Tuesday, January 15, 2008

More African Cats

The African Golden Cat is related both to the Caracal and the Serval. It is a medium size cat about 19 inches high, and weighing 24-31 pounds. Golden cats are typically cinnamon or reddish brown in color, but sometimes they are black or gray. Wish I had a photo to share with you. But you can see one at Big Cat Rescue.


Monday, January 14, 2008

Greater and Lesser

The Greater African Flamingo (right) is the largest flamingo. Males are almost five feet tall.

There are more Lesser Flamingoes (below) than Greater Flamingos. They are the ones you usually see in pictures with massive numbers on the African lakes in the Rift Valley of Kenya and Tanzania.

Read more about flamingos here.

Sunday, January 13, 2008

African Peafowl

Both male and female Congo Peafowl resemble immature Asian Peafowl. The picture left is a male. He can fan his tail feathers similar to other peacocks. His red neck has no feathers.

Below is a female Congo Peafowl.

Saturday, January 12, 2008

Arabian camel

The Dromedary or one hump camel is also called the Arabian camel. They are domesticated. During mating season males inflate their soft palate which makes a deep pink sack that hangs out of the sides of their mouth to attract females. Umm, lovely . . . or something . . .

Originally native to western Asia and East Africa, none survive in the wild in their original range.
Jungle Jane

Friday, January 11, 2008

Think skunk in armor

The pangolin, or scaly anteater, got its name from a Malay word that means “something that rolls up.” In fact, pangolins do roll up into a scaly ball when scared. They also can emit a noxious smelling acid. I’d love to see one roll up, but only if it was just a little bit scared so it was odorfree!

Pangolins are native to Africa and Asia.

Thursday, January 10, 2008

It's a, a, a wolf!

The Ethiopian Wolf is one of the rarest of the dog family. It is sometimes called the Red or Simian Jackal, the Abyssinian Wolf, or the Red Fox. It is more closely related to wolves than jackals or foxes. As its name implies it is an African animal. Unfortunately, it is also endangered. More info can be found on our wolf animal facts page.

Wednesday, January 9, 2008

A runner

Jackals are not just scavengers, but are also predators of small to medium-sized animals, plus they are omnivorous.

Jackals are native to Africa, Asia, and Southeastern Europe. They are nocturnal and can maintain a speed of 10 miles per hour for expended periods of time. They serve a similar purpose as our coyotes.

Doesn't this one have interesting markings? To see what kind he is read our animal fact page on jackals.

Jungle Jane

Photo by Clara Natoli

Tuesday, January 8, 2008

A dog? Not so much.

Photo by Jo Phillips

Hyenas are native to Africa, Arabia, Asia and the Indian subcontinent. Though doglike in appearance, they are more closely related to meerkats and mongooses. Hyenas have longer front legs than back legs. Some are striped, while others are spotted. Hyenas are carnivores. For more info check out our animal facts.

Monday, January 7, 2008

Who is that masked pig?

Not a warthog, though there is some resemblance. It’s a Red River Hog—a type of wild pig from Africa. These omnivorous hogs are mostly nocturnal. Red river hogs are good swimmers and fast runners. They will eat almost anything and using their snout as a plow can cause considerable damage to agricultural crops.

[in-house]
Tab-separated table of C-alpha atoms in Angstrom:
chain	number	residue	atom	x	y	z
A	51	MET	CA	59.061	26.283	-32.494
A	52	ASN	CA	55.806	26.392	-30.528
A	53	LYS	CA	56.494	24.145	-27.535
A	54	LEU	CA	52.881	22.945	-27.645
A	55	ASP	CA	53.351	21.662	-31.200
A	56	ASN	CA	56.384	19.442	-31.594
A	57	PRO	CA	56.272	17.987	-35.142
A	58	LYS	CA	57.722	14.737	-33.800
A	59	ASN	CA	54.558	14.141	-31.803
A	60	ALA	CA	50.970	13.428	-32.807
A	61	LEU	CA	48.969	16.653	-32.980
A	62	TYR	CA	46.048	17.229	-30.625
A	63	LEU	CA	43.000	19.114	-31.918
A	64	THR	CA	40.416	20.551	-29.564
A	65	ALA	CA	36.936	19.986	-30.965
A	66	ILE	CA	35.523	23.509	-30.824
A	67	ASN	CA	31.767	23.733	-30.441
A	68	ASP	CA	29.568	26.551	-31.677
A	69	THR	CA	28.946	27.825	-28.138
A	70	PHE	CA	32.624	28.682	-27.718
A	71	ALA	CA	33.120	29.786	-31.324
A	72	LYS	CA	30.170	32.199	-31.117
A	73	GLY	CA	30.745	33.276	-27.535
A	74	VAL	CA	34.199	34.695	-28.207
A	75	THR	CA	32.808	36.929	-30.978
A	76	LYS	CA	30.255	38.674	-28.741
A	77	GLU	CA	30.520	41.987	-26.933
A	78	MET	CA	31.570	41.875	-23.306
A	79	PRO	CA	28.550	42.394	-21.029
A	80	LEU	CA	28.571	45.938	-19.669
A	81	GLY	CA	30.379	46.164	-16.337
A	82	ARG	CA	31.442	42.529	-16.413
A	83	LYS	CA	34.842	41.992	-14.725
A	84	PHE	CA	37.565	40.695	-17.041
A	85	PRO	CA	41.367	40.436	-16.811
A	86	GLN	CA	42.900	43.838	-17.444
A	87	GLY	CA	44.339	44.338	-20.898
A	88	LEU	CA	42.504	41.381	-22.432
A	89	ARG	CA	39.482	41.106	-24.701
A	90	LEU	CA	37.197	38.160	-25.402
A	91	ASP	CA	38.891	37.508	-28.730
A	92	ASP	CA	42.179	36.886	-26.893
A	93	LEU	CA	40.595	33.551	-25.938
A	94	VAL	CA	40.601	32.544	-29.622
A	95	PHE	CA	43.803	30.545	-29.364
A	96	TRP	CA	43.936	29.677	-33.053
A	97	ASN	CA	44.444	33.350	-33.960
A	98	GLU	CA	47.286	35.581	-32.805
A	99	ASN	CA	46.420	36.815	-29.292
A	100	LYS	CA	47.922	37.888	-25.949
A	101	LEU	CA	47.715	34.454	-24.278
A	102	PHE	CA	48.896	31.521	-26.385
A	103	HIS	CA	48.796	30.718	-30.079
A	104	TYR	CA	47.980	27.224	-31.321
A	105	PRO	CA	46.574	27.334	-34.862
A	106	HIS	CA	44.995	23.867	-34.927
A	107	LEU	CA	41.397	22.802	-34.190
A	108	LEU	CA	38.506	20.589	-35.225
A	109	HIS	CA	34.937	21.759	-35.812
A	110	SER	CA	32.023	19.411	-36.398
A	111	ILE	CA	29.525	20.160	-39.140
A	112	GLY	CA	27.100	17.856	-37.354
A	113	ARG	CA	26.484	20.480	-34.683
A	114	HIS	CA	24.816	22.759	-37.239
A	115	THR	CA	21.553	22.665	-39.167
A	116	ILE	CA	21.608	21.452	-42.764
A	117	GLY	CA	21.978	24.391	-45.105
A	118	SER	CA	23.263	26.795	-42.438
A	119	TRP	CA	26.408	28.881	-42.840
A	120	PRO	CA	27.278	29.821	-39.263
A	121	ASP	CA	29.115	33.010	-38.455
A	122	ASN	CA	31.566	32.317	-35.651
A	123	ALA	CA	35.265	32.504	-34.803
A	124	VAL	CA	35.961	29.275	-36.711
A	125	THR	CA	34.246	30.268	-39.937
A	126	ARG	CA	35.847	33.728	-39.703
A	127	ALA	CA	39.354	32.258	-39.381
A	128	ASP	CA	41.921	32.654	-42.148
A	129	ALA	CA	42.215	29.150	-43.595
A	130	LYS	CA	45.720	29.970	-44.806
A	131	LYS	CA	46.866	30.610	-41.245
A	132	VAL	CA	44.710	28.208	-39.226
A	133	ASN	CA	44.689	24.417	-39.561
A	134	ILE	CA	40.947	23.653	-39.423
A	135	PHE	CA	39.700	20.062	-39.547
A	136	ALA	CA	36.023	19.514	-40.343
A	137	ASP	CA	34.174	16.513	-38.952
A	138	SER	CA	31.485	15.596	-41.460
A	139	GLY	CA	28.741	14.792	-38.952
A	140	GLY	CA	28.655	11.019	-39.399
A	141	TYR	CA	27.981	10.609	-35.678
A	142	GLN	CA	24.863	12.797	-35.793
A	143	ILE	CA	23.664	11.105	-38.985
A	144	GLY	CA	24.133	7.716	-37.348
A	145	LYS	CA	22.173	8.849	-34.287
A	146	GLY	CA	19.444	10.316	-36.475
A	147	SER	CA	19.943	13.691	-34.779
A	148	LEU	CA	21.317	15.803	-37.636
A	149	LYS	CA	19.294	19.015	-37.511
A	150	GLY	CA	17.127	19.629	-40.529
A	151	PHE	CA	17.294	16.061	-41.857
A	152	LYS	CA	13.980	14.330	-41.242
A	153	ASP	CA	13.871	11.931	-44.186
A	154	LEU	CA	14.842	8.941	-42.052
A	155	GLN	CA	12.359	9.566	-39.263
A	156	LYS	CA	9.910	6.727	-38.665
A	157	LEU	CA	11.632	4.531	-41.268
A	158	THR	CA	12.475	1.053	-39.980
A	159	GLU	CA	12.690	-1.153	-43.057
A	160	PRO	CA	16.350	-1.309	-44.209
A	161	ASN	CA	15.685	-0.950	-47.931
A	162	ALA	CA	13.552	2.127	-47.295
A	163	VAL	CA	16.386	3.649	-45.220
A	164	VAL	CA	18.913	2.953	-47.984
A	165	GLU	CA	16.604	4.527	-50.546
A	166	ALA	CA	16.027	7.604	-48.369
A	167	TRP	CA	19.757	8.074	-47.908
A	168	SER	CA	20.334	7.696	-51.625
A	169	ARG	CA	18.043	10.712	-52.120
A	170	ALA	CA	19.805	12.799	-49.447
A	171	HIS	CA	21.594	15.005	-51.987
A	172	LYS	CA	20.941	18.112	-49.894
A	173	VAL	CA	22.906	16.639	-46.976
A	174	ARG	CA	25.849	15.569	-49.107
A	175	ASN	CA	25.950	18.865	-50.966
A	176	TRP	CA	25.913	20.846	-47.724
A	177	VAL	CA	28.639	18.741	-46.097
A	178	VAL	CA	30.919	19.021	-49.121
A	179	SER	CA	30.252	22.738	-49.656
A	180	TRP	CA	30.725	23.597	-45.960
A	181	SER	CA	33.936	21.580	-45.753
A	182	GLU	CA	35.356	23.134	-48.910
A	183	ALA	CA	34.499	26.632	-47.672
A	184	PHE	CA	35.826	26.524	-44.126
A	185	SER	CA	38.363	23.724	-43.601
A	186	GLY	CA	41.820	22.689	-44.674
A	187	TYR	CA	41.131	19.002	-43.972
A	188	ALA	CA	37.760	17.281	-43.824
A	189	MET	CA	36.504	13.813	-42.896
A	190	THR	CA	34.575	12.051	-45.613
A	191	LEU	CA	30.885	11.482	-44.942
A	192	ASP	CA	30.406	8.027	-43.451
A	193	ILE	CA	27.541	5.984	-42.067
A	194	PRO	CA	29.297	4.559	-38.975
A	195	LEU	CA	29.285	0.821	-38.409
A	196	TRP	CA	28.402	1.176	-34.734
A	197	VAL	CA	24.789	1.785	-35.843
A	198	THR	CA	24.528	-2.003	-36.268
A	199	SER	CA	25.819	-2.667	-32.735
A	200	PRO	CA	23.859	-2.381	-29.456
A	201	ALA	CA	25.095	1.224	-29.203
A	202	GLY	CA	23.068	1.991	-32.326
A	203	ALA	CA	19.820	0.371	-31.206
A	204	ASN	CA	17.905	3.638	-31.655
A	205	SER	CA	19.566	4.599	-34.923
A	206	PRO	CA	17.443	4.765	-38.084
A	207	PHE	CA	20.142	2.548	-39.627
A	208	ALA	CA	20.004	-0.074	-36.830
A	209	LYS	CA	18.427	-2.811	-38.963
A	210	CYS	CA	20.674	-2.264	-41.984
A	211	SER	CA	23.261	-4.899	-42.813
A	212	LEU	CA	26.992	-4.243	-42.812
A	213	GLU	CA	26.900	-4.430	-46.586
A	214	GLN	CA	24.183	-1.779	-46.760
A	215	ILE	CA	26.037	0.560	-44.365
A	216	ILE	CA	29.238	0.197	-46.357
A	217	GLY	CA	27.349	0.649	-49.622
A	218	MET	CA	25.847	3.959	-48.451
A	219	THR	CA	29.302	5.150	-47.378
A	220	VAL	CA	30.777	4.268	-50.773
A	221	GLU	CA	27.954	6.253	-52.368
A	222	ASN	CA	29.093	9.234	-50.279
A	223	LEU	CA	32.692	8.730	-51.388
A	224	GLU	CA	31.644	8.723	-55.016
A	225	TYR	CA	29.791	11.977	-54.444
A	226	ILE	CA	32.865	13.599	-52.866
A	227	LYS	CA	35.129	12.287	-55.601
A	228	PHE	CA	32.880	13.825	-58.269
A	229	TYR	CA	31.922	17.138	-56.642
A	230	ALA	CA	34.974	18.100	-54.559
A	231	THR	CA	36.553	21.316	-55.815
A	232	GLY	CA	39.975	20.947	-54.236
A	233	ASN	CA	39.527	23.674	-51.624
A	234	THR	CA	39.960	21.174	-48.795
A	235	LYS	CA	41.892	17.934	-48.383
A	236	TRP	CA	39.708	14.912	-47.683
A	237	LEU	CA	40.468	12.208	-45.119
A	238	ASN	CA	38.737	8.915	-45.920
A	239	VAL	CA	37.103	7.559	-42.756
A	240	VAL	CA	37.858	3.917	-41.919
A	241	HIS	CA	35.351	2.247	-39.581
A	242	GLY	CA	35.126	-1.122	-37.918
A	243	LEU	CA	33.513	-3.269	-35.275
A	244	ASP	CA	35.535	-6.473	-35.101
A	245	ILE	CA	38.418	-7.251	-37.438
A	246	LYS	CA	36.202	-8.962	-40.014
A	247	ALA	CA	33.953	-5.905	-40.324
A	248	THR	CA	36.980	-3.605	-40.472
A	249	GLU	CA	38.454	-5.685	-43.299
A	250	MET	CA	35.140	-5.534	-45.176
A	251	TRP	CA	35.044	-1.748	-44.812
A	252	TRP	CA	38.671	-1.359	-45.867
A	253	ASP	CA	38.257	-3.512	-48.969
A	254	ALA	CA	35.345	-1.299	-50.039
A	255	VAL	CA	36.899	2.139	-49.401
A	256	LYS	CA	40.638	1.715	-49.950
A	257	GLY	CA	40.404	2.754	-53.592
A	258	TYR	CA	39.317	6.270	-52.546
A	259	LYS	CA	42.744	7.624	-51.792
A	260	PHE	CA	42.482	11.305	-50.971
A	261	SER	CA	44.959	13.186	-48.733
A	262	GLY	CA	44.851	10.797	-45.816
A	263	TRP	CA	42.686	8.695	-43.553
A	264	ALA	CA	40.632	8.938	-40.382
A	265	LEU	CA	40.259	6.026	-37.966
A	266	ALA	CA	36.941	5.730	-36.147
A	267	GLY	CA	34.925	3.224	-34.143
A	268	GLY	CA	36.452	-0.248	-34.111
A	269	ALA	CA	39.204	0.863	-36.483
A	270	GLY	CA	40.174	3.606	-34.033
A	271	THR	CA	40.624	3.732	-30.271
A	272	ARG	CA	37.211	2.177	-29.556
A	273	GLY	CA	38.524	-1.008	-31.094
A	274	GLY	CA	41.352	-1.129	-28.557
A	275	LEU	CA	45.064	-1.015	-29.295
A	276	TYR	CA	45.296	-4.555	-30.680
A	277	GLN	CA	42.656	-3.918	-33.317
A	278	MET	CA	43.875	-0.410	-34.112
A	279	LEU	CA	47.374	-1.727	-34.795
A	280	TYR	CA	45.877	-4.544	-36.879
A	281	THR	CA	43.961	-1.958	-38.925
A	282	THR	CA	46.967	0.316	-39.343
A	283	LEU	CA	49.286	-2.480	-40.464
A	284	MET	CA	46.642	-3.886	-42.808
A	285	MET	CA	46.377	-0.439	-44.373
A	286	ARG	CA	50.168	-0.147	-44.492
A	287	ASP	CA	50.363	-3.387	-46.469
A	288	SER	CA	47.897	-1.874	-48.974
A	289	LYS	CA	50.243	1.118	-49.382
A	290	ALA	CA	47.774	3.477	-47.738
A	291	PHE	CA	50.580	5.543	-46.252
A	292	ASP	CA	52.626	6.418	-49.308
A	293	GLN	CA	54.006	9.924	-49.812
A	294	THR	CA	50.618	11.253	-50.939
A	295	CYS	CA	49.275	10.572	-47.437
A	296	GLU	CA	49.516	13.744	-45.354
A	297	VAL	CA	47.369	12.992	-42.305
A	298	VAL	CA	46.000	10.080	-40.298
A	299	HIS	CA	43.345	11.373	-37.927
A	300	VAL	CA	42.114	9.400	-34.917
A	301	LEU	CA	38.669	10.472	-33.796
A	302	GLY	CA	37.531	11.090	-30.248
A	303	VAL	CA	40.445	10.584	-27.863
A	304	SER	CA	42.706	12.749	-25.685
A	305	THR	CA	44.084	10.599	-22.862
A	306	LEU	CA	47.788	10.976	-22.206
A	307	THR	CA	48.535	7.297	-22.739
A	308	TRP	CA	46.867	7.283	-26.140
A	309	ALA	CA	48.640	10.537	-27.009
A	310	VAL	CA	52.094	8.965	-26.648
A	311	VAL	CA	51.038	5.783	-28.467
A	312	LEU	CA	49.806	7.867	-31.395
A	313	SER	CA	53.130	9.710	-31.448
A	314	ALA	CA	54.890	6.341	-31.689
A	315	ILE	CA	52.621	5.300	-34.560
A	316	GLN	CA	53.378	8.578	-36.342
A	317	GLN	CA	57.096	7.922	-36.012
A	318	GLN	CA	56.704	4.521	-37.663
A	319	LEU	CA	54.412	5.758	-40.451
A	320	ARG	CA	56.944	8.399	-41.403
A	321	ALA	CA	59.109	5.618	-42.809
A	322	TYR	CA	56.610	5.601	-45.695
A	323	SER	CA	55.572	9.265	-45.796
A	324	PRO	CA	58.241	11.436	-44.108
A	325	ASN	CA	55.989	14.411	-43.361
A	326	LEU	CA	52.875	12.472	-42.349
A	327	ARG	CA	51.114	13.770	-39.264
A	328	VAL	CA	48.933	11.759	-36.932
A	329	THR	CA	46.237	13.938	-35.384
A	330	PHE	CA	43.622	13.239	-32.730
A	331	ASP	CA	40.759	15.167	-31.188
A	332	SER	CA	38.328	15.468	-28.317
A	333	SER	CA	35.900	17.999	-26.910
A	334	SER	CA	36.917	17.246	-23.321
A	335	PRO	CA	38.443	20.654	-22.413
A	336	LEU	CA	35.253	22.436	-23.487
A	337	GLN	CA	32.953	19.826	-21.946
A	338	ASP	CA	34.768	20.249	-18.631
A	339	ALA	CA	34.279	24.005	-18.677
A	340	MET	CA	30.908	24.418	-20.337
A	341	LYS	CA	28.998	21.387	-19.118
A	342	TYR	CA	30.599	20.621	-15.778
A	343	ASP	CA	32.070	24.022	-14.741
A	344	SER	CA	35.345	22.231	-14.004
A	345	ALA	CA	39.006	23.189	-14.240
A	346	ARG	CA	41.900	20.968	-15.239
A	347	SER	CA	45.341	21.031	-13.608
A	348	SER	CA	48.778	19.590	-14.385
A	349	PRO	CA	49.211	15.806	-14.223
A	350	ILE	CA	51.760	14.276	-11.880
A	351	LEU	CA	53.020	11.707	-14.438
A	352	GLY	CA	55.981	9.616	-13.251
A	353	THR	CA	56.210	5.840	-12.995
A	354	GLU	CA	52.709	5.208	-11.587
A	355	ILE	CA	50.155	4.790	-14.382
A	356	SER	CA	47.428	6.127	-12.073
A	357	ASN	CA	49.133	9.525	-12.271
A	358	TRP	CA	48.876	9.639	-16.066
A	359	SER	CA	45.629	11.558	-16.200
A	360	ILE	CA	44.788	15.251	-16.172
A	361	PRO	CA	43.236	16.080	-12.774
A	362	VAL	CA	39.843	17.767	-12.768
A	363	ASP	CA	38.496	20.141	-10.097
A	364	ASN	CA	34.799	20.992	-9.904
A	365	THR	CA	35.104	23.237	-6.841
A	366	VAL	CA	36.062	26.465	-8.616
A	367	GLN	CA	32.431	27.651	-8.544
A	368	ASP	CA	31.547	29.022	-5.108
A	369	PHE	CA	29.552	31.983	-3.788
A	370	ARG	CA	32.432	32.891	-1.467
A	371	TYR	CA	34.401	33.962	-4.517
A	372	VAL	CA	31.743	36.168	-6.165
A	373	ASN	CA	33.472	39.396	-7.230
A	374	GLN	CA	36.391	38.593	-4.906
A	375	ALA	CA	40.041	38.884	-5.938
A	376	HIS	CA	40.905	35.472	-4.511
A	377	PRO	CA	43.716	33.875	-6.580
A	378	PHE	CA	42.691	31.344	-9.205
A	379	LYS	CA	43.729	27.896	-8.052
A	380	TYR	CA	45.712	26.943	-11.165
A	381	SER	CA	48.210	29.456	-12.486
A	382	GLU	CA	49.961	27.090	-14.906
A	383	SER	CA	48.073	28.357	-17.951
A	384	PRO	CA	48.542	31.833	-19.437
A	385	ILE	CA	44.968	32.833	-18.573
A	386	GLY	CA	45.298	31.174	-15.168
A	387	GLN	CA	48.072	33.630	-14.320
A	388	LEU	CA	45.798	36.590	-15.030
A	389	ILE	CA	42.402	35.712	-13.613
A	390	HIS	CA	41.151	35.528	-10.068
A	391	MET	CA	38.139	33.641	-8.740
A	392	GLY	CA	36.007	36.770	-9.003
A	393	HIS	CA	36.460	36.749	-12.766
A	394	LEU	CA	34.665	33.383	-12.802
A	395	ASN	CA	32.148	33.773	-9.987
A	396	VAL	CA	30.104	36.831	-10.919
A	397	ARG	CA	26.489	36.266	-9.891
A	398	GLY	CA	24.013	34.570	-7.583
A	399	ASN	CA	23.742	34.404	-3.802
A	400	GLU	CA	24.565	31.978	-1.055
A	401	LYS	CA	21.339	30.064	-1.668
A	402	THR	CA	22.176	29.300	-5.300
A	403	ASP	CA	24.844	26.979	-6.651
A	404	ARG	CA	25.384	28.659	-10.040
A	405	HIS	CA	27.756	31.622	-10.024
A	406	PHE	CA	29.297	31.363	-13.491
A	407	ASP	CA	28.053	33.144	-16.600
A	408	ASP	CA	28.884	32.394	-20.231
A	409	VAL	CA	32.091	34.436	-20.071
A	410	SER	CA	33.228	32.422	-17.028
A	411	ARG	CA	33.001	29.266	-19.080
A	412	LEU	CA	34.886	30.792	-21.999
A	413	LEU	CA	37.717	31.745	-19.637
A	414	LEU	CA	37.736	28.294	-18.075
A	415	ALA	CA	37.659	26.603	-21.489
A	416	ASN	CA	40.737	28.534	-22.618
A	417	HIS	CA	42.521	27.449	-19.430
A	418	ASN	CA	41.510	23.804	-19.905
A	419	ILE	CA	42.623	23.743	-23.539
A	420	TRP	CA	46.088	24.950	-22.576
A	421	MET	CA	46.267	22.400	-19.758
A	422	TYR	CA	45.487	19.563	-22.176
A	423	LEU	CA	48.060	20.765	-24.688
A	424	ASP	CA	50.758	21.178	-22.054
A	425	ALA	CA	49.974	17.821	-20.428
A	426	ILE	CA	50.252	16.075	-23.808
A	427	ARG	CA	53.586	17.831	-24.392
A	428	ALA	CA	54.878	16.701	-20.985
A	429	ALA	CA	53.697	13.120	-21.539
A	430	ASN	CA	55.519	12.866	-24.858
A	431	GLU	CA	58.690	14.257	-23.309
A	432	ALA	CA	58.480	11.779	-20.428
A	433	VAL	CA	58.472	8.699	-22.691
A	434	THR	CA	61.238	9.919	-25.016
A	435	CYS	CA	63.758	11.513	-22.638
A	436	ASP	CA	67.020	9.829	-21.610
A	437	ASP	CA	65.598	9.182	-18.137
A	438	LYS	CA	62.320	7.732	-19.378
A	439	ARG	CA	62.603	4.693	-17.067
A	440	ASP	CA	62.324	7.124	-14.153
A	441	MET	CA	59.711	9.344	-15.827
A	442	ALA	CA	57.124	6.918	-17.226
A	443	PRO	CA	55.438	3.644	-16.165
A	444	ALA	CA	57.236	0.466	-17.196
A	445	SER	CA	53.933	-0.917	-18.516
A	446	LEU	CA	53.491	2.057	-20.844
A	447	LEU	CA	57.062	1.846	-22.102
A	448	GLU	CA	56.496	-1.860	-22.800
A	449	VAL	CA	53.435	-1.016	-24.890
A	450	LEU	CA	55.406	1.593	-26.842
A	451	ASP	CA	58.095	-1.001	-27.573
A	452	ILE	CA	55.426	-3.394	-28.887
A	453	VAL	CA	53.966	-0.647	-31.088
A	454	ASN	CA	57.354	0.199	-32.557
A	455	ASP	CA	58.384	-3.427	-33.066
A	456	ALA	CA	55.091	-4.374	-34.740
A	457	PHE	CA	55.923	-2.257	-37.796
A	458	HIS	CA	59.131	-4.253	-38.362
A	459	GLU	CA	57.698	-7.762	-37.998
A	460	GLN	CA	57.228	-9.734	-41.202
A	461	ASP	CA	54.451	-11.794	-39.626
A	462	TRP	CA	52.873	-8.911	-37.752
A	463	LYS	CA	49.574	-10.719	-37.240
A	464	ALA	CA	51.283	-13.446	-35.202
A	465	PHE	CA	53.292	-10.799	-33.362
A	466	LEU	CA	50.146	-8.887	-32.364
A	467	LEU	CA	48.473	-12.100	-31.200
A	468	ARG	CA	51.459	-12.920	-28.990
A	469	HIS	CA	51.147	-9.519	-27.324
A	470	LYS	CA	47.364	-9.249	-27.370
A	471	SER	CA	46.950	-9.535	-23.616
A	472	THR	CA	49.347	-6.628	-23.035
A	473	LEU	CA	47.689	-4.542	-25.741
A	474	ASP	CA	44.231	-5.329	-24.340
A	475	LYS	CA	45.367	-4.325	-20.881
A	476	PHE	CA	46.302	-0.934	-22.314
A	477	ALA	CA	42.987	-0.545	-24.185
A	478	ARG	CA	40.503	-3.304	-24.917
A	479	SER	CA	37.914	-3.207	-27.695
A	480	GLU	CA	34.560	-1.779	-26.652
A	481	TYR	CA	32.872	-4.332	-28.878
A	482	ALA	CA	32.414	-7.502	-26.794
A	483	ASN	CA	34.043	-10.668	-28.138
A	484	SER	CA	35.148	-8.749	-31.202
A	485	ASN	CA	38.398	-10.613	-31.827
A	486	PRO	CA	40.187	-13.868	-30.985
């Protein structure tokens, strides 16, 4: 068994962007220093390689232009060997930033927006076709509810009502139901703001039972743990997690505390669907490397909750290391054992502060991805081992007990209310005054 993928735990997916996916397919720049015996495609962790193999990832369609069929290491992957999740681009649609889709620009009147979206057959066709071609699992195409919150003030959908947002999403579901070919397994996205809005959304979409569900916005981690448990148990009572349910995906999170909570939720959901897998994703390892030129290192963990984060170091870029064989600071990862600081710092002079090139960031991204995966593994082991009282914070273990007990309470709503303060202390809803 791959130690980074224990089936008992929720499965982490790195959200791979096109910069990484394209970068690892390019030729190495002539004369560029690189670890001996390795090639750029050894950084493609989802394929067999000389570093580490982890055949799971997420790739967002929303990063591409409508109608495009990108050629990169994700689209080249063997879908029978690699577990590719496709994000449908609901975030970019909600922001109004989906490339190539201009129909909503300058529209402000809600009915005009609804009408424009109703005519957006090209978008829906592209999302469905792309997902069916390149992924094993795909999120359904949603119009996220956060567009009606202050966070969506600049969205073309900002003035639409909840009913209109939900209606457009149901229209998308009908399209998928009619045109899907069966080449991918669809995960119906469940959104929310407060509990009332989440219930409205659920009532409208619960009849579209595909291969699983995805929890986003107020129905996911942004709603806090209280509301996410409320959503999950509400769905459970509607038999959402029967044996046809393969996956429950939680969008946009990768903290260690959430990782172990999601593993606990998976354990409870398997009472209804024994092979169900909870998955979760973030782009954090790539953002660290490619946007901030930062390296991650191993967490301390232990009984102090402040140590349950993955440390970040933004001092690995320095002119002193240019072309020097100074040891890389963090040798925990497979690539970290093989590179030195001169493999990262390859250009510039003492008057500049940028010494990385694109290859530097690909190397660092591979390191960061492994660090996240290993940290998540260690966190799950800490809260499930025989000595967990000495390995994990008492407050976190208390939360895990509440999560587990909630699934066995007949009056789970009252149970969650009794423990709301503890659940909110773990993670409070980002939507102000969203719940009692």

This picture is courtesy of Matthew Hull.

Sunday, January 6, 2008

African Lens-Pig

It’s their tusks that makes warthogs, also known as African Lens-Pigs, so recognizable. They use their tusks for digging, defense against predators and when males fight each other.

Warthogs are fast runners. And they’re bigger than they look, ranging in size from 110 to 330 pounds.

Derek Nutley took this picture. I'm hoping he used a telephoto lens!

Jungle Jane

Saturday, January 5, 2008

Rhinocerceros: Not Just African Animals

When I think of rhinos I remember the old John Wayne movie Hitari that I saw as a kid. I can still see those images of the rhinos. Maybe that’s why I often think of rhinos only as African animals, but in reality there are two species are from Africa and also three species in Asia.

The African rhinoceros are the Black Rhinoceros and the White Rhinoceros (this name has nothing to do with color – see the animal facts page for an explanation). African rhinos don’t have teeth at the front of their mouths.

The Asian rhinoceros are the Javan, Sumatran and Indian. Only the white rhino is not endangered

Friday, January 4, 2008

And you thought you eat a lot?

Photo by Ray Forester.

Adult male gorillas can eat about 45 pounds of food a day. They spend most of the day eating. (I can see why! That's a lot of food to shovel in...) Gorillas mainly eat fruit, leaves, and shoots, though they do eat a small amount of insects, too.
Both species of gorilla are endangered. For more info on gorillas check out our animal facts page. Or watch videos at this site. I watched the “Plight of Baby Gorillas.” Poor babies!

Jungle Jane

Thursday, January 3, 2008

Jumping Gazelles

This picture of Thomson's Gazelles (East Africa) was taken by Matthew Hull. Tommies exhibit a distinctive behavior of running slowly and jumping high before fleeing when threatened by predators. This is called stotting.

There are 14 types of gazelles. Most are found in Africa, but some are native to Southeast Asia (Goitered Gazelle or Persian Gazelle, Chinkara or Indian Gazelle, Mongolian Gazelle, Tibetan Gazelle, Przewalski’s Gazelle).

Left - a Mhorr Gazelle (Morocco and North Africa) – a desert gazelle now extinct in the wild.

Gazelles are a type of antelope and are known for being speedy animals. They can run up to 50 miles per hour for a long time.

Cuvier's Gazelle above is an endangered gazelle in Tunisia.

Wednesday, January 2, 2008

Water or mud creatures by day

Picture by Bert Glibbery.

A group of hippos, usually up to 40, is called a pod, herd, dale, or bloat. The word hippopotamus originated from the Greek and could be translated “river horse.” A hippo can run faster than a human and they have been clocked at 30 miles per hour for short distances. Hippos average 11 feet long!

Some pluralize hippopotamus as "hippopotamuses" and others as "hippopotami." No wonder many of us just use "hippos."

Jungle Jane